Re: RARA-AVIS: Jim Thompson: Where'd He Go?

From: Allan Guthrie (
Date: 20 Feb 2010

  • Next message: cptpipes2000: "RARA-AVIS: Re: Jim Thompson: Where'd He Go?"

    NOTHING MORE THAN MURDER sold 750,000 copies. Not sure about any of the others. I know Arnold Hano at Lion said that Thompson didn't sell very well, but not selling well 50-odd years ago is a very different thing from not selling well these days. A standard Gold Medal print run was 200,000 copies, for instance, whereas an equivalent first print run these days might be 20,000.

    Some interesting comparative sales figures, according to George Tuttle: Bruno Fischer's HOUSE OF FLESH: 1,800,212 copies Charles Williams' HILL GIRL: 1,226,890 Gil Brewer's 13 FRENCH STREET: 1,200,365 David Goodis's CASSIDY'S GIRL: 1,036,4997


    ----- Original Message ----- From: "Jeff Vorzimmer" <> To: <> Sent: Saturday, February 20, 2010 4:14 AM Subject: Re: RARA-AVIS: Jim Thompson: Where'd He Go?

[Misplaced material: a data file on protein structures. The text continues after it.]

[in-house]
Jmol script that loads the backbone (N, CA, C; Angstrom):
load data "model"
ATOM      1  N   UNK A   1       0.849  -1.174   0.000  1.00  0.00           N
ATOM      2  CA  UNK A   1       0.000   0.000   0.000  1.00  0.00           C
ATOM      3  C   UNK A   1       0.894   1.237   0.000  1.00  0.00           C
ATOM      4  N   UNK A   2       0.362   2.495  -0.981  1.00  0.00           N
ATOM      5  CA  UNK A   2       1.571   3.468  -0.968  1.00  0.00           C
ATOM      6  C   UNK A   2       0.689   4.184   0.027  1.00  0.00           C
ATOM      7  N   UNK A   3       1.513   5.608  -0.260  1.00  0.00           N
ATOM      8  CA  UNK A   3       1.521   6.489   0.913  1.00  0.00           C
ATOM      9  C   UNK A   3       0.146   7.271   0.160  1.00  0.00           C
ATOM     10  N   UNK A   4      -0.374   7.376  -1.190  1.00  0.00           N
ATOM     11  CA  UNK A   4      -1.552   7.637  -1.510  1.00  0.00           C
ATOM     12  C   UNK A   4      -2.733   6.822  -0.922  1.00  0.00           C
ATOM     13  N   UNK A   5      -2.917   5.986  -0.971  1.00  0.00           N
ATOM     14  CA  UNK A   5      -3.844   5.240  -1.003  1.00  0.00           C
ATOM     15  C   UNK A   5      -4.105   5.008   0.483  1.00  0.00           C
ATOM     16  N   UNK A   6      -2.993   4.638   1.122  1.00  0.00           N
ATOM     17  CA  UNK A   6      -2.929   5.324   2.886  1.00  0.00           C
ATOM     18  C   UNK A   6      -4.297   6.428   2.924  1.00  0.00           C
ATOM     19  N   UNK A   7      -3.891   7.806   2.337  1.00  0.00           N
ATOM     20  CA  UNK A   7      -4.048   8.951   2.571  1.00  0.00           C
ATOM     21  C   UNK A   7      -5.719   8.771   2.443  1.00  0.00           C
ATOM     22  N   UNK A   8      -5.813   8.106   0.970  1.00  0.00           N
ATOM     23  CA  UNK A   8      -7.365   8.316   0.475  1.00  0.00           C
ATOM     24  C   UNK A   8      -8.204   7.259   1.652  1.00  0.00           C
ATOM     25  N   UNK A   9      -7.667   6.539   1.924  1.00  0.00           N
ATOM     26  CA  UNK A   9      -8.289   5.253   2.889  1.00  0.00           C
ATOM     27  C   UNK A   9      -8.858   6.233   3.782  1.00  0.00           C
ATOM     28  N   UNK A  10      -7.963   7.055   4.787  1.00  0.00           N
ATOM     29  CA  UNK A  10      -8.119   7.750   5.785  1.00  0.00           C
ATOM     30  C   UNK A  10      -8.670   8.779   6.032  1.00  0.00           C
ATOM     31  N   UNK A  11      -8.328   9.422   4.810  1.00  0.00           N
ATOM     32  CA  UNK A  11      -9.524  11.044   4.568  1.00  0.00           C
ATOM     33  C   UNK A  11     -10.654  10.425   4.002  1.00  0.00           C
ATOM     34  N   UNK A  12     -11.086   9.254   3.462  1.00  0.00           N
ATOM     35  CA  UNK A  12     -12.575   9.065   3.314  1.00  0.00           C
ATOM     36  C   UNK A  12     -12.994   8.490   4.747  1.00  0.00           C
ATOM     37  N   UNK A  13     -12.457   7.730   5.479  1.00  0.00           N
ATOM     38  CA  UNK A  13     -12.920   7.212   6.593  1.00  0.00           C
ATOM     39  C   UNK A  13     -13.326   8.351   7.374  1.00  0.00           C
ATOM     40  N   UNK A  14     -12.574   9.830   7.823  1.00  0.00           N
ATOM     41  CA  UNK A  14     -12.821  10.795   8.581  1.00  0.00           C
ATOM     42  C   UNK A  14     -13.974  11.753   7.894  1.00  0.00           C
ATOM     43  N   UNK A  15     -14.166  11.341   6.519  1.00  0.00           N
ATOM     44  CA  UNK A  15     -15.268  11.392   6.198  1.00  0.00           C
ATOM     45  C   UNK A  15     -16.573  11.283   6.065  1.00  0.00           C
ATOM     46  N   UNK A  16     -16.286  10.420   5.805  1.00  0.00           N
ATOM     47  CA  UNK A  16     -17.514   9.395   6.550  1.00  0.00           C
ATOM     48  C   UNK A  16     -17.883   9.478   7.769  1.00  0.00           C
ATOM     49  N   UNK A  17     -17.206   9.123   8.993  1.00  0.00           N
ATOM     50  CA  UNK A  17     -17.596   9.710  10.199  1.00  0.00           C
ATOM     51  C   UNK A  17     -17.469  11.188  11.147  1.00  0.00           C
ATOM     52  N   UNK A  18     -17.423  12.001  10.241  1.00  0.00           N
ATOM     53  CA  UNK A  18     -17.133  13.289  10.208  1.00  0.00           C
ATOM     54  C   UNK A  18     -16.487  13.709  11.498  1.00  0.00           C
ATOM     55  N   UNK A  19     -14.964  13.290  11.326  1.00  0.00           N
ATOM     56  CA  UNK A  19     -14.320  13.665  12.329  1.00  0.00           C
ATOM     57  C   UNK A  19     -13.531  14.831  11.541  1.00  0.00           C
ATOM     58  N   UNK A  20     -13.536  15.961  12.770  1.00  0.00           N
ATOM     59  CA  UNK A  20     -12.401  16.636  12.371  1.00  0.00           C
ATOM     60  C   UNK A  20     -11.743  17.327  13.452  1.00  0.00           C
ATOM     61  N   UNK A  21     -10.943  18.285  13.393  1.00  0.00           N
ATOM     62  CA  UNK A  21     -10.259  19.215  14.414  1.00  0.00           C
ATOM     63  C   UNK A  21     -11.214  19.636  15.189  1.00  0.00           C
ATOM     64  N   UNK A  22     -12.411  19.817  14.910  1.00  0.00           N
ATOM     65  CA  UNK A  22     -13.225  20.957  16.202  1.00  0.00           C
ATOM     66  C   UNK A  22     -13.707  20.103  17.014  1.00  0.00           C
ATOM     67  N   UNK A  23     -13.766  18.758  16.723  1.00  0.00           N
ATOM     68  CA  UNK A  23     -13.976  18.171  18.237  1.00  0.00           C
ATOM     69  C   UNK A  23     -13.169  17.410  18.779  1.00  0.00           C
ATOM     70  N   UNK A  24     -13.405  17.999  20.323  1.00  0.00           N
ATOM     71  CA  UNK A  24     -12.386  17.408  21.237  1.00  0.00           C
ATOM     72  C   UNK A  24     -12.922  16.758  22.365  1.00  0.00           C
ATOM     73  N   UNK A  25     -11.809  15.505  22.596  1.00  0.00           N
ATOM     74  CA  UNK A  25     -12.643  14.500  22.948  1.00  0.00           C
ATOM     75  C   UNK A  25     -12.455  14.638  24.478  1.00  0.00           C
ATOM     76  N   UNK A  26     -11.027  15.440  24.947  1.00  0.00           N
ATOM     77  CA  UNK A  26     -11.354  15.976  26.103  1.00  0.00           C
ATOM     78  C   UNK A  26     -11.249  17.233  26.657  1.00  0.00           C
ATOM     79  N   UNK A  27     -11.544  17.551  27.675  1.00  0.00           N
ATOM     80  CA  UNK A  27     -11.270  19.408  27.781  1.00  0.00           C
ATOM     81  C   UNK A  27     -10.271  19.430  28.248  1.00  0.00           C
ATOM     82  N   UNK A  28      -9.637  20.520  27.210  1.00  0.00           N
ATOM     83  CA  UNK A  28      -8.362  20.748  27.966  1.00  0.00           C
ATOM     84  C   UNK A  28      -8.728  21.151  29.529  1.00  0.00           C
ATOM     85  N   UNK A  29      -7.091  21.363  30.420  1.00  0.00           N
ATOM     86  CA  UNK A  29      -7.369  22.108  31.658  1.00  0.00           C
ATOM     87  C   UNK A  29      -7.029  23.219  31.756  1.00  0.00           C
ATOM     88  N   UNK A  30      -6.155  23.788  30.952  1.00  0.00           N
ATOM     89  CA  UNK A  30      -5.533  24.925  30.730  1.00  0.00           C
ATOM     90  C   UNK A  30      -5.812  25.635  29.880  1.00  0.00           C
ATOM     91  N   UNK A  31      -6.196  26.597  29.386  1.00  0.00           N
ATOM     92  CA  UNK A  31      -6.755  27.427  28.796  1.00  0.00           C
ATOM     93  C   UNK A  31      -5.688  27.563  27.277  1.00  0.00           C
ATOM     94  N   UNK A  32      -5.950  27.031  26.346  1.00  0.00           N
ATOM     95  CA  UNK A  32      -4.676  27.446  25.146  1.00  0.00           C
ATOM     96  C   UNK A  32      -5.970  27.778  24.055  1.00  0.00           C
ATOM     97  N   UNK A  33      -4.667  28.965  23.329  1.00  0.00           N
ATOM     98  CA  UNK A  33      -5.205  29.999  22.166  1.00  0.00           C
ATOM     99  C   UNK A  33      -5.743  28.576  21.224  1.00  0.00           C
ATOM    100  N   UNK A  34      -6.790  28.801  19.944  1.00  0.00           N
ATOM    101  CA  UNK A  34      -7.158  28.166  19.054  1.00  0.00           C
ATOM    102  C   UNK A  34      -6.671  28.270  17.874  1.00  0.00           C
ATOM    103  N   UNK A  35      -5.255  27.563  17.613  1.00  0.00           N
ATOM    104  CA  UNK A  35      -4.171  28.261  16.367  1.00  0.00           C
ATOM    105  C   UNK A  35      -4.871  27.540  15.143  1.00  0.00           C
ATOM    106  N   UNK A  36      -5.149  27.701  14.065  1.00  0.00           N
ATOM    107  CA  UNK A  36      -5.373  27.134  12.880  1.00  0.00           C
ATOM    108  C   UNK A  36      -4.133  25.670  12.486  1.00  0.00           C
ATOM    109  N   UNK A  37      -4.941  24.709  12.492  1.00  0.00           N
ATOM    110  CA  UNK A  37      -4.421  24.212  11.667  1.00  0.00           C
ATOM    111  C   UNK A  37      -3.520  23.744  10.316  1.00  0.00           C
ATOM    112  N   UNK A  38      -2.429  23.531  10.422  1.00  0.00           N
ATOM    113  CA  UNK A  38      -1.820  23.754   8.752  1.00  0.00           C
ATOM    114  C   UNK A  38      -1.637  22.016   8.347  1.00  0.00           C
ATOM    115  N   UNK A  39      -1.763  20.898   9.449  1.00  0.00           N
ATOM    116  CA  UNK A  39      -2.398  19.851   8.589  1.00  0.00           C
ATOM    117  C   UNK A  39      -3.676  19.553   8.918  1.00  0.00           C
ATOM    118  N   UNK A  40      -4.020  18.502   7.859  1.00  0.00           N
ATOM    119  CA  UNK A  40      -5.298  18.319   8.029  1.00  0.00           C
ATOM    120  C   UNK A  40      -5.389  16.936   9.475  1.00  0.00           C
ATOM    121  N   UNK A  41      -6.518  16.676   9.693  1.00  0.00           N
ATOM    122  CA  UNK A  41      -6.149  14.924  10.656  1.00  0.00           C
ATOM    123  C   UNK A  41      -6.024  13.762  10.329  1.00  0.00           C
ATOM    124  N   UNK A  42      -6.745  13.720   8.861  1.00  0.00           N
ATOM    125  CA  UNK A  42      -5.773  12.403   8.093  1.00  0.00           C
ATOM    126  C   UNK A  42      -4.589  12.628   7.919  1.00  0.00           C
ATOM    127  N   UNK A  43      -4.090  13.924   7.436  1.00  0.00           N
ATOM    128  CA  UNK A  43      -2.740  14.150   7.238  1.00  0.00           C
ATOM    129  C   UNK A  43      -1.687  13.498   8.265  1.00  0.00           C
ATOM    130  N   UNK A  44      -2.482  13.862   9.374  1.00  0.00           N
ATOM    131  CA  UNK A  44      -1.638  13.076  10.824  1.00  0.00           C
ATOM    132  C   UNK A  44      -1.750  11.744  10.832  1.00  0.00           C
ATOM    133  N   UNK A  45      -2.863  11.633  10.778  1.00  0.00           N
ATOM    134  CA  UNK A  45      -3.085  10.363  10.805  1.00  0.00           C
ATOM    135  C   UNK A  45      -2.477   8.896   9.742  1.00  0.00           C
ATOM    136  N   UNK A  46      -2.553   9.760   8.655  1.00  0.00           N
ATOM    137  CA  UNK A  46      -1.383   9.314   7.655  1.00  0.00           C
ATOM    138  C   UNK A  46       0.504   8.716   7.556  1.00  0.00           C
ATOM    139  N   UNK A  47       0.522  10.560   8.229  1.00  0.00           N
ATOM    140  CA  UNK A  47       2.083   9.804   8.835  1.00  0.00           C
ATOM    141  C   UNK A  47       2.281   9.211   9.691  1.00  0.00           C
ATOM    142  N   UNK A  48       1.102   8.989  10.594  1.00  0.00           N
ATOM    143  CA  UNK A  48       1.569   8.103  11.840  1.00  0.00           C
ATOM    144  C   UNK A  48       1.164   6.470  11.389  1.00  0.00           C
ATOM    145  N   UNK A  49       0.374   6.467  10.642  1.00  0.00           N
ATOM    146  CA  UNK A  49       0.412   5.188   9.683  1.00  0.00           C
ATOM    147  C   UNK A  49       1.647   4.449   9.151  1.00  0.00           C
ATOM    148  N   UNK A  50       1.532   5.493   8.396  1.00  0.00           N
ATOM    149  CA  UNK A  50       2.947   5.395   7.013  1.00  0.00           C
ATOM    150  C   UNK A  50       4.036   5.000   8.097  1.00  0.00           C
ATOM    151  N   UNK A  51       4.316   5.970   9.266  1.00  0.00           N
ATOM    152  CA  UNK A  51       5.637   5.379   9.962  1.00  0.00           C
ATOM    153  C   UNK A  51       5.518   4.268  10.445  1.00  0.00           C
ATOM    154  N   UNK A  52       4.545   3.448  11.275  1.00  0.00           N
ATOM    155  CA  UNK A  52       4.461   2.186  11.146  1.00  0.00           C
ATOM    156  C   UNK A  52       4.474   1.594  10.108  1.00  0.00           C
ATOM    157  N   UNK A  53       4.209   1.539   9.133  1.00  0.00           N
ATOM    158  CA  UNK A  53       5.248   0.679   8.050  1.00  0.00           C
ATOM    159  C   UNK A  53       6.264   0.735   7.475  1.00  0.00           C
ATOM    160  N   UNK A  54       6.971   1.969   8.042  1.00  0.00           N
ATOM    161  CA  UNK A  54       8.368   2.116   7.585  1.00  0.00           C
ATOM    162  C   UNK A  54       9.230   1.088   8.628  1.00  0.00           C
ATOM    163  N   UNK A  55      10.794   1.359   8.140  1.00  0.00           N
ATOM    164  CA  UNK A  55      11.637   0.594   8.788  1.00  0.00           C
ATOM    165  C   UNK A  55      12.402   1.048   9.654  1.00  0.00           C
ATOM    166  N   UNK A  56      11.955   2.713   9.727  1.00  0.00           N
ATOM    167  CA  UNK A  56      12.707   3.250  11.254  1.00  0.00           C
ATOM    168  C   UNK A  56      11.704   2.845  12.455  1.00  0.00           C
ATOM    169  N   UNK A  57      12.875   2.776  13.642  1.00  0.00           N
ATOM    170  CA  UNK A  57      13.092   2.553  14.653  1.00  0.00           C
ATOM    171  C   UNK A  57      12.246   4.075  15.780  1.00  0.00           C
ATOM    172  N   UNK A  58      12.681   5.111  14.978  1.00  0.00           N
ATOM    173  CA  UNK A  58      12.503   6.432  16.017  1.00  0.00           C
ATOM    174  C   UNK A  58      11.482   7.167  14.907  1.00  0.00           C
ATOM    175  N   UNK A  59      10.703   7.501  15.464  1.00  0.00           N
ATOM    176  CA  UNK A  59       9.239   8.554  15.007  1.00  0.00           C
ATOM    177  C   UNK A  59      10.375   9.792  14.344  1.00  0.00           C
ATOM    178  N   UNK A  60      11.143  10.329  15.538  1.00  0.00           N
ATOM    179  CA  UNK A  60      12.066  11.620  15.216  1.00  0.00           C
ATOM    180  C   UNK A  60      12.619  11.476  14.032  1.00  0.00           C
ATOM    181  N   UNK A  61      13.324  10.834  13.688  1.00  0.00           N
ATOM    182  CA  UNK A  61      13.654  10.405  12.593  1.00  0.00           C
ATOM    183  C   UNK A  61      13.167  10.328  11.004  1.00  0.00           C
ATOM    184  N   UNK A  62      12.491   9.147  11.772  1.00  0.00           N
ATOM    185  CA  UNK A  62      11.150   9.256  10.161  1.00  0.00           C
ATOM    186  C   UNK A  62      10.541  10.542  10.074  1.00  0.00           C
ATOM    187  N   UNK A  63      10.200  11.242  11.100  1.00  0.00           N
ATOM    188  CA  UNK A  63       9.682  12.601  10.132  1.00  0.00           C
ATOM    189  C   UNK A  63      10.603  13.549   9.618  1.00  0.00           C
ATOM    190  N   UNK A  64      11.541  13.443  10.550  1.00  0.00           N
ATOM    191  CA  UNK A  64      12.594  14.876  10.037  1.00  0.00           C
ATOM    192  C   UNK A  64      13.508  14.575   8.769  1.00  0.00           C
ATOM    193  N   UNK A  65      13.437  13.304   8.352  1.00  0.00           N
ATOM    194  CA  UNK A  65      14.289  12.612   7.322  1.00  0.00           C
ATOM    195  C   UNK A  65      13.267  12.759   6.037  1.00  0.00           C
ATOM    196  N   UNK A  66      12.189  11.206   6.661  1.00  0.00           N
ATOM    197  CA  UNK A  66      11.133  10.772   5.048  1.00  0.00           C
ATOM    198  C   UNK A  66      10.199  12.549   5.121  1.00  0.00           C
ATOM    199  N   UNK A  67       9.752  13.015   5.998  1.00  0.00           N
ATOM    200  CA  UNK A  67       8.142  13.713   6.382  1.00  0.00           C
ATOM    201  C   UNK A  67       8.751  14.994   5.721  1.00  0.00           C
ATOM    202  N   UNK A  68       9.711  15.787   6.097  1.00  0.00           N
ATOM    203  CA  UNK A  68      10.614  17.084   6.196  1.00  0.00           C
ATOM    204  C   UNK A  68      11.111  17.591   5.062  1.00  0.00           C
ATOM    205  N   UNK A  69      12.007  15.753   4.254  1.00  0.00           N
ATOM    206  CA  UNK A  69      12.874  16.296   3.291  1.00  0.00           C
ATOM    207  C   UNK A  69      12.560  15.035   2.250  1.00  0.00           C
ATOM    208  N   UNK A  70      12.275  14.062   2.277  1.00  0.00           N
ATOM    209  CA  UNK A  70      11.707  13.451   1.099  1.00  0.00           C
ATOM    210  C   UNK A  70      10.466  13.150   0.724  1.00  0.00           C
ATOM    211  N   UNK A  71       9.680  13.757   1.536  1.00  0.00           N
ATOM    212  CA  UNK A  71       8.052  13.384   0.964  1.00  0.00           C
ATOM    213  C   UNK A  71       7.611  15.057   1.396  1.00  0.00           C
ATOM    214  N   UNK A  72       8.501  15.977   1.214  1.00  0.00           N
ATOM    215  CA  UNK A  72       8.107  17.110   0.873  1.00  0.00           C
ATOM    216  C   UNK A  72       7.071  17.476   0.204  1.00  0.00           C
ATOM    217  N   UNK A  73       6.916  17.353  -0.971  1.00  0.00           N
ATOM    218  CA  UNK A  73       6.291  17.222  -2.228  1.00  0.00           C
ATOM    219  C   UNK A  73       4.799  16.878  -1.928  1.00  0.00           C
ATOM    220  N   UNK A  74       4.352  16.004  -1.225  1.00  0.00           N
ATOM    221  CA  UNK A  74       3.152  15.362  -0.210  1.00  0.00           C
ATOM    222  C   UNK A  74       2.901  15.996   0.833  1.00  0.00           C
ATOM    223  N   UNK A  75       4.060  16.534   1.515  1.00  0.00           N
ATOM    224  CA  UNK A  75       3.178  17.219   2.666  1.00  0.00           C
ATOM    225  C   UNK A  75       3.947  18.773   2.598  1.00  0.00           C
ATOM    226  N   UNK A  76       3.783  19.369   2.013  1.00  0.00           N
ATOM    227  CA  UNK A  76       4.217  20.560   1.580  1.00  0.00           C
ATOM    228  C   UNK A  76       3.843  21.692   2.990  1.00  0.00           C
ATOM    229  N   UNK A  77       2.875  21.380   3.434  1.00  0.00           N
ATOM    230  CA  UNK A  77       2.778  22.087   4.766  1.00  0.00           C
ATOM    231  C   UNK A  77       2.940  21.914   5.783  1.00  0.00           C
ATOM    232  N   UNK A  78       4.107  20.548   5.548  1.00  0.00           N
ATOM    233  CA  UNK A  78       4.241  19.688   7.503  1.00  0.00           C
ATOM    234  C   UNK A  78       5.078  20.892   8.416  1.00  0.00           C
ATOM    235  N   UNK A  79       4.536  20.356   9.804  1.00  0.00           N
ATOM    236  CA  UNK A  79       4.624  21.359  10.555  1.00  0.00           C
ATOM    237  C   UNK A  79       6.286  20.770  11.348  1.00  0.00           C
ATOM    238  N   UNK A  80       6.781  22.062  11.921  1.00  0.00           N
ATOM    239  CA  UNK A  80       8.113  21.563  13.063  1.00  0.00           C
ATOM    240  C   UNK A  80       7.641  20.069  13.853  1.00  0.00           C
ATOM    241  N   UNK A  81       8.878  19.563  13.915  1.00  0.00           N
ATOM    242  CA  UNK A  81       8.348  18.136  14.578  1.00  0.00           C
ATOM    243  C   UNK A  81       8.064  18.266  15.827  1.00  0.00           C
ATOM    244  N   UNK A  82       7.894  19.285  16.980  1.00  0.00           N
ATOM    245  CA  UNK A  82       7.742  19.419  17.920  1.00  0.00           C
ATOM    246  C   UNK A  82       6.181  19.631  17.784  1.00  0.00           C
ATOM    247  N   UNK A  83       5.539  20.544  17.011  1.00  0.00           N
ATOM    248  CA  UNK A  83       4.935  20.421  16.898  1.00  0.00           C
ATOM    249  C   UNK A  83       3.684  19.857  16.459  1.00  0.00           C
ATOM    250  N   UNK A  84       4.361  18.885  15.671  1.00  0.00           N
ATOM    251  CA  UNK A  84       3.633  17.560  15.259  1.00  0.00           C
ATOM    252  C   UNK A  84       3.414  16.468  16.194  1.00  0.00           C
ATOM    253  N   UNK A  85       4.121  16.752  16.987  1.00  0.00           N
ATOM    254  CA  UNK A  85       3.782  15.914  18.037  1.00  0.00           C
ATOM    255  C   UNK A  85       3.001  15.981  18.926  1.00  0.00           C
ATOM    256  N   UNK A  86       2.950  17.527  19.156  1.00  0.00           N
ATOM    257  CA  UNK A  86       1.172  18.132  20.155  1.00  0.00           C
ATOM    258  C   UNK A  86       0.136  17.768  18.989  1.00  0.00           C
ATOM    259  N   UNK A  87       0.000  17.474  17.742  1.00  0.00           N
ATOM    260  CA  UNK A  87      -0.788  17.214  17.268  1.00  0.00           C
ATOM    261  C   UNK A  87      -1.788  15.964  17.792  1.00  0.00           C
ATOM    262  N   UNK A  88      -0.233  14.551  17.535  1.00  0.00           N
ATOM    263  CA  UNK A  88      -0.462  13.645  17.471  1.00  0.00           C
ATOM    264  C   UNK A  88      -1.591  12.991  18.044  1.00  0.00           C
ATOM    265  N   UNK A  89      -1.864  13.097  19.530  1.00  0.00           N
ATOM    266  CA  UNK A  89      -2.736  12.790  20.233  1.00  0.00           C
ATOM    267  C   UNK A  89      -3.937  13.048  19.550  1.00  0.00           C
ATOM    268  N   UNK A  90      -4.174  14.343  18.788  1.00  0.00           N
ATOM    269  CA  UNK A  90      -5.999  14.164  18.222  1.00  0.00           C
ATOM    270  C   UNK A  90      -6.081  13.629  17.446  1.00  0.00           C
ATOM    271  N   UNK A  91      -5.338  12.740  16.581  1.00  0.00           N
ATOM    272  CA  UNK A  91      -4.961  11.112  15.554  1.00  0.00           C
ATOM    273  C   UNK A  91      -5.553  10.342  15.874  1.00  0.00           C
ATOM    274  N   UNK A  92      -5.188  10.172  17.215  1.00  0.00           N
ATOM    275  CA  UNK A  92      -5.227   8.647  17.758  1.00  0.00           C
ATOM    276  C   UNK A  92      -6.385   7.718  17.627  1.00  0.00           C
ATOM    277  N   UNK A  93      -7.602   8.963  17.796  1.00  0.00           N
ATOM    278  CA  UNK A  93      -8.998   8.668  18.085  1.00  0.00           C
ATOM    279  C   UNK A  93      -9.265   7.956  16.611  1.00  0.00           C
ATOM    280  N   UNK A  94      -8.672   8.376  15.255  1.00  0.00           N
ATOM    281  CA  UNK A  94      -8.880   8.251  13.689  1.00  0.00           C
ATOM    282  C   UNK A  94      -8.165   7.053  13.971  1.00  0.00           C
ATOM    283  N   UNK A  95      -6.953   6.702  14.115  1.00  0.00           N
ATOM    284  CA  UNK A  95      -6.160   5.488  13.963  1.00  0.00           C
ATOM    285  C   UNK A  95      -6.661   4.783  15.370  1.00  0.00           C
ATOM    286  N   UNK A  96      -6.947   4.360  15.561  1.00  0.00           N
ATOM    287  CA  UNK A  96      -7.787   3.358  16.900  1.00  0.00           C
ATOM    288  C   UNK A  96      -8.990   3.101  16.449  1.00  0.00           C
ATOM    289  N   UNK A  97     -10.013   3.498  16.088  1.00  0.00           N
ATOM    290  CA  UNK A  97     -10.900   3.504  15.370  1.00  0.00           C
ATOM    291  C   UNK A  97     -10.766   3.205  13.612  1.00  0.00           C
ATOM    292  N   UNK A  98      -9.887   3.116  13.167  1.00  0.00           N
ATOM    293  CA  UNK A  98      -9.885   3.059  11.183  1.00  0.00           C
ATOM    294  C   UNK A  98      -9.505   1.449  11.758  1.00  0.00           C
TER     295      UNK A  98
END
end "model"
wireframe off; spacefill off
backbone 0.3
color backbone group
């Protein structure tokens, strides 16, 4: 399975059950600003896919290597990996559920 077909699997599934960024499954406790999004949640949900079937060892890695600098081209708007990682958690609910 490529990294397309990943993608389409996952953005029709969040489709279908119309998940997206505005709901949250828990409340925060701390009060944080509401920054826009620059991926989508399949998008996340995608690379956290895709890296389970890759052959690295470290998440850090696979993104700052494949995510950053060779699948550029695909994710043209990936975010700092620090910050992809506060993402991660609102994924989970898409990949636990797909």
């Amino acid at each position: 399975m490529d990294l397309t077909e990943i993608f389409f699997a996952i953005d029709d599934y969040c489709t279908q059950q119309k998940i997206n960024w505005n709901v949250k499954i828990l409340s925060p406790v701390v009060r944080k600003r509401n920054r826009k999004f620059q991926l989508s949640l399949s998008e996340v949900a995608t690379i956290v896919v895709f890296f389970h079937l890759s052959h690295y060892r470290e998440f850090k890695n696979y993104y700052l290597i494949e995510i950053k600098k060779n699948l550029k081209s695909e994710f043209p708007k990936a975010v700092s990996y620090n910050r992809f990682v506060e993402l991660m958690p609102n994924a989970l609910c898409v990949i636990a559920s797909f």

> The truth lies somewhere in between. No one copy of any of his books sold
    > even near a million copies, but he certainly wasn't unknown in the 60s.
    > I'll tell you Jim Thompson was as well-known or as little-know (depending
    > on your perspective) as he is today. If you asked a 1000 people selected
    > at random in the 60s, you would have gotten about the same response as you
    > would today. Take this from someone who A) Has read all of Thompson, B)
    > Read his biographies and C) Has been an avid reader since the 60s.
    > And, yes, millions of paperbacks are in landfills. Back in the 40s, 50s
    > and 60s, paperbacks were thought of as disposable literature--read and
    > throw it away--like magazines.
    > Jeff

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